A work of historical imagination, Abe immerses the reader in the isolating poverty and difficult circumstances that shaped Abraham Lincoln's character.
The novel won the 2000 Michael Shaara Award for Excellence in Civil War Fiction.
“Having written an earlier novel and now a deeply researched historical narrative of the Battle of the Crater, Richard Slotkin knows more about this vicious and tragic fight than anyone. Particularly impressive is his ability to place tactical details in the larger military, political and racial context of the Civil War. The analysis of the role of black soldiers in the battle is the best such account anywhere.”—James M. McPherson, Pulitzer Prize winning author and George Henry Davis1886 Professor Emeritus of American History at Princeton University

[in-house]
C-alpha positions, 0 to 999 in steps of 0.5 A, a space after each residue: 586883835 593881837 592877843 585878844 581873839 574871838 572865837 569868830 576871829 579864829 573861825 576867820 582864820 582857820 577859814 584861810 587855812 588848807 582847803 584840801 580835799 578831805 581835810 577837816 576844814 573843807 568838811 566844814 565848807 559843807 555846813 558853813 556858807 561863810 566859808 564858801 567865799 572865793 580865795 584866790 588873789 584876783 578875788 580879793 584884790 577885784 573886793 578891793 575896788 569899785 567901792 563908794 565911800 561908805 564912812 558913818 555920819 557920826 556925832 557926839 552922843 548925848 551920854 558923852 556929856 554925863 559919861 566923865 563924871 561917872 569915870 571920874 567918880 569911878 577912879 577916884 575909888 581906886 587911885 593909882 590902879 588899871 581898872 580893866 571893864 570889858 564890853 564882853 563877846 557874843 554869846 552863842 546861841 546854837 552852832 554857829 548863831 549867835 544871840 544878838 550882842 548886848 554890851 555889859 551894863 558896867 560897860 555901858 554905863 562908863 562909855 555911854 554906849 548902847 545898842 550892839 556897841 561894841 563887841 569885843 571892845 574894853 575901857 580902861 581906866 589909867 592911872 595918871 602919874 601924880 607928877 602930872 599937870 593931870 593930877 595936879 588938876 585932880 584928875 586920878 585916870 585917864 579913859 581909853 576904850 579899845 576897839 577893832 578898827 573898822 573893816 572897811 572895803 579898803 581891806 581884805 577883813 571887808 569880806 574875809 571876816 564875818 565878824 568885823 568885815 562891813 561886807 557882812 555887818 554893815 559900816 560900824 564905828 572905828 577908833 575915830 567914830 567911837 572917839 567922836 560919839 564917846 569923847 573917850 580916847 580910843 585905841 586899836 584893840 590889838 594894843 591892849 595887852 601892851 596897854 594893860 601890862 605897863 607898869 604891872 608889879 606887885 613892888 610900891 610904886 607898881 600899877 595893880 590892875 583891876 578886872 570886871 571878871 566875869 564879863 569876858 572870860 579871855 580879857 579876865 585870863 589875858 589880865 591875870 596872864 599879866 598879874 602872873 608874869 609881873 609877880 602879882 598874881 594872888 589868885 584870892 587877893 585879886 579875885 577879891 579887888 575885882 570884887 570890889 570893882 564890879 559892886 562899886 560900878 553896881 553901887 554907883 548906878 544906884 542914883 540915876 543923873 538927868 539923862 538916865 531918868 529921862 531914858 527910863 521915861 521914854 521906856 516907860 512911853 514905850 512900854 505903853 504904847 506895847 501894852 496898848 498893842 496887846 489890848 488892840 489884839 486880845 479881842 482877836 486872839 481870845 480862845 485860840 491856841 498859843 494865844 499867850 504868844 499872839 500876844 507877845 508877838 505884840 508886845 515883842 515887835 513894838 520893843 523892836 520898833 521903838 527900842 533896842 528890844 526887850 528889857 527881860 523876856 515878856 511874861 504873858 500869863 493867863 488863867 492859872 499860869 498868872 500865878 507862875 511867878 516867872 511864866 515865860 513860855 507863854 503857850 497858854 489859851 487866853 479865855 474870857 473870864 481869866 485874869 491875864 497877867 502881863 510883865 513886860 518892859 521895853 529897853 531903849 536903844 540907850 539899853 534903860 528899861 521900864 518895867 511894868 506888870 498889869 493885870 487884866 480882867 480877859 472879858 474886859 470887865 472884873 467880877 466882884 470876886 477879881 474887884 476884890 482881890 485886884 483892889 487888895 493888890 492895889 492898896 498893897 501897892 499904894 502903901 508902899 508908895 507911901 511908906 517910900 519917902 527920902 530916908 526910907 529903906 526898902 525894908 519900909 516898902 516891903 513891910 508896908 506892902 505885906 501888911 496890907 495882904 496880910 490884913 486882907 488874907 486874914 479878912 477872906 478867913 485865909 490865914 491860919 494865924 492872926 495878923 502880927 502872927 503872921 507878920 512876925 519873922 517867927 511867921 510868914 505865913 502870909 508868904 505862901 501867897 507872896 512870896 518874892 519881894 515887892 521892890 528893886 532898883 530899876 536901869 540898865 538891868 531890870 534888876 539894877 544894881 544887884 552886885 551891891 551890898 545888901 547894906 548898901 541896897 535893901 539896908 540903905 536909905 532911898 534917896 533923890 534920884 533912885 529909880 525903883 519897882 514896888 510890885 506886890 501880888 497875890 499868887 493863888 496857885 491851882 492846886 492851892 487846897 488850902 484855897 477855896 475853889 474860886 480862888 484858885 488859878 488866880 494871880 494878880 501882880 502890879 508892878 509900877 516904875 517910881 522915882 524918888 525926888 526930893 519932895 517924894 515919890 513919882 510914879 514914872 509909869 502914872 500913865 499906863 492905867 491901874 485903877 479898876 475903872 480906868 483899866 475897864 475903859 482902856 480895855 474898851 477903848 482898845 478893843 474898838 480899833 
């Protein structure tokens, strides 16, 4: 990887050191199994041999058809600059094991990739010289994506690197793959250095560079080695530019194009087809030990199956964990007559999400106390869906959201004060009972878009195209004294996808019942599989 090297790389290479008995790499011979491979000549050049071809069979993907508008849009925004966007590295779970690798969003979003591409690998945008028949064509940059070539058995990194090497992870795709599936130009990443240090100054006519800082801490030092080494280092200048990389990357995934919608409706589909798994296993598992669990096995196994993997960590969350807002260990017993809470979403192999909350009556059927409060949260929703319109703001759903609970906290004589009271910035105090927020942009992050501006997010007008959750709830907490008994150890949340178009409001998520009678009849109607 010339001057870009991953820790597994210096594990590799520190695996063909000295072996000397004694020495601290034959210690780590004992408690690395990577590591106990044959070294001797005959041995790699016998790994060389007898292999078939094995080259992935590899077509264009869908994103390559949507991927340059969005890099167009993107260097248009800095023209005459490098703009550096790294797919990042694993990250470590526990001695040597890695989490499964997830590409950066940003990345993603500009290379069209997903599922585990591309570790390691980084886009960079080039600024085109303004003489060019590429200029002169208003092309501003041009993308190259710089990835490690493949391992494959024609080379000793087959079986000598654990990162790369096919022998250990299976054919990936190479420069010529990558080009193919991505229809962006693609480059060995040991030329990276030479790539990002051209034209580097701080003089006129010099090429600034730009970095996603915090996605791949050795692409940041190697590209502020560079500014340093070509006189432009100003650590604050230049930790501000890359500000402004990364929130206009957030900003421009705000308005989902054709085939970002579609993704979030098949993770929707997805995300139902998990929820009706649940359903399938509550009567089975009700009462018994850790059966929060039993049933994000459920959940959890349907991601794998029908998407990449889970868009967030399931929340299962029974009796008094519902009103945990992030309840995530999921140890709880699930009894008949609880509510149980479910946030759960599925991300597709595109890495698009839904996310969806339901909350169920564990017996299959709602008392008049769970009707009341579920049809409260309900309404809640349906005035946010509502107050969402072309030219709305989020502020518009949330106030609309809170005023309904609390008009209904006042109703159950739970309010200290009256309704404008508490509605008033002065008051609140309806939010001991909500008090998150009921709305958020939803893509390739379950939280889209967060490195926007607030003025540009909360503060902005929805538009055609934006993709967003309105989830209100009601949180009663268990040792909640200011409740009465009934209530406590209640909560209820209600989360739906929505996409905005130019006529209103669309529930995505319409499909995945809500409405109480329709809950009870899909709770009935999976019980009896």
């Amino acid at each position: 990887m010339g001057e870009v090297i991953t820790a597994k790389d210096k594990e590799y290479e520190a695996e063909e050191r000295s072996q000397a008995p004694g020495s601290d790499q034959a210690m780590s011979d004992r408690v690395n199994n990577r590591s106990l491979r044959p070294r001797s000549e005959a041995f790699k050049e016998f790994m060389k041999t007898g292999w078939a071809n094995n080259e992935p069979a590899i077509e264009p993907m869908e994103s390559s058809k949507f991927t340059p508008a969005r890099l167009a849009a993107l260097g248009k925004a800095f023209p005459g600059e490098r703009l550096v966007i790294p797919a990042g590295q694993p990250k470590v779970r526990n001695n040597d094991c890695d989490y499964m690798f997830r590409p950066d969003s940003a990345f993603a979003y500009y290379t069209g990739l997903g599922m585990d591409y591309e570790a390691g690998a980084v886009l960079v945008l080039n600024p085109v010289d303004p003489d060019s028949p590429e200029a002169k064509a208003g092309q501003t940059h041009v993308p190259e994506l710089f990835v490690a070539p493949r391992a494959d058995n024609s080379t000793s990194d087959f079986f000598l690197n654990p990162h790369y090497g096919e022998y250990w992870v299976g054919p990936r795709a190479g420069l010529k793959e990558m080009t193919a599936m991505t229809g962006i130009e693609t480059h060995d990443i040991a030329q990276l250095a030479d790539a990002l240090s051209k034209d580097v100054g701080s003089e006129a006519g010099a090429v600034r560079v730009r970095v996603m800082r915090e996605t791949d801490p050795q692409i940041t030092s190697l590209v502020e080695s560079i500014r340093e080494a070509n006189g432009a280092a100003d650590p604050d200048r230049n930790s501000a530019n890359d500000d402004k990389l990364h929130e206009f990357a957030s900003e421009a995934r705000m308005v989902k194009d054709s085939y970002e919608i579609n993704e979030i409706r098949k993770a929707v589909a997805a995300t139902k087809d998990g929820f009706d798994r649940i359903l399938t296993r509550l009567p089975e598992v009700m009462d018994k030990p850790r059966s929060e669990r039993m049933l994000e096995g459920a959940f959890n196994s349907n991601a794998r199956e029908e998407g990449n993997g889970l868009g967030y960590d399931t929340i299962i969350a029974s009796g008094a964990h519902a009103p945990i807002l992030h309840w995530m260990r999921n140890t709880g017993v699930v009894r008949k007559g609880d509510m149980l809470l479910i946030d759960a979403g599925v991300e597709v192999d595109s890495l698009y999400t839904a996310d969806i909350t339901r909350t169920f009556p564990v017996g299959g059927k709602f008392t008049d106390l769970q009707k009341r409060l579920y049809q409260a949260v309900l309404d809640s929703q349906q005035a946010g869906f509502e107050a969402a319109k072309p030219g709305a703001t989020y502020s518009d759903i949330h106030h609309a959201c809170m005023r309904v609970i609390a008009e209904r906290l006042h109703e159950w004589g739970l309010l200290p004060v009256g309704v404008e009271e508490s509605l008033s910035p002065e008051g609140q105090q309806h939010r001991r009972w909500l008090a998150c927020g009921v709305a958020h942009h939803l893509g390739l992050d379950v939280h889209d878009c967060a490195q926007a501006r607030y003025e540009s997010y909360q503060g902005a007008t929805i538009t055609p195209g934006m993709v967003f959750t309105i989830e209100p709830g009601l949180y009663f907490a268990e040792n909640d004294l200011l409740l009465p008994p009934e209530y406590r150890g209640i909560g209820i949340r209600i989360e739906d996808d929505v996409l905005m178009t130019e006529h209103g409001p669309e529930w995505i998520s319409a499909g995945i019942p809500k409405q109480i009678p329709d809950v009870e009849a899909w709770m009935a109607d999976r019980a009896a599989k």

“In this harrowing, clear-eyed account of the battle U.S. Grant himself called ‘the saddest affair I have witnessed in this war,’ Richard Slotkin vividly evokes the brutal reality of Civil War combat–and recaptures the crucial role played by race in creating the Battle of the Crater’s special fury.”—Geoffrey C. Ward, author of The Civil War and The War: An Intimate History, 1941—1945